As a little girl, I liked to run with the boys, namely my three older brothers. I liked it when they called me strong for not crying. It usually involved scrapes and bruising from some incident in the woods on our homeplace. Did that mean it did not hurt? No, I just hid the hurt.
In my practice, I meet many people who hide the hurt and pain in their relationships. Rarely does a person say to a spouse or co-parent, “I hurt.” Folks usually say, “you never,” “you are always,” “you did not…” or “you need to…” instead of “I feel afraid,” “I feel insecure,” or “I feel frustrated.” It does not always feel comfortable to share honest feelings. Having authentic conversations takes courage and confidence. When done so with compassion for one’s self as well as the other person, it opens the lines of communication to address issues and helps people respectfully move forward, whether together or separately.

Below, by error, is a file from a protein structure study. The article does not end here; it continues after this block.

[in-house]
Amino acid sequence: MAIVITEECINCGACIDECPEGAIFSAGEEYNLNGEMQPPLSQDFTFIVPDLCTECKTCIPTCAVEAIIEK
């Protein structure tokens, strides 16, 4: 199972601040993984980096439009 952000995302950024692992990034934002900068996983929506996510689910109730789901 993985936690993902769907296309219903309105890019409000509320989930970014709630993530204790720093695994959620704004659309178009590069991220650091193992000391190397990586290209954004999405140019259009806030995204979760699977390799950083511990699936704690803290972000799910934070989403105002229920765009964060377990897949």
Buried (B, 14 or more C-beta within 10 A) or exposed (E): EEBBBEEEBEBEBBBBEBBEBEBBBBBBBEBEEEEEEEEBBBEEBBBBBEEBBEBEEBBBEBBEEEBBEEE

Are you hiding your hurt? Hiding it may seem like a safe fix. However, it may be helpful to consider the relationship future. Is the long-term goal connection or disconnection? Refusal to acknowledge the truth may lead to further issues later. Sharing feelings honestly usually brings people one step closer to conflict resolution.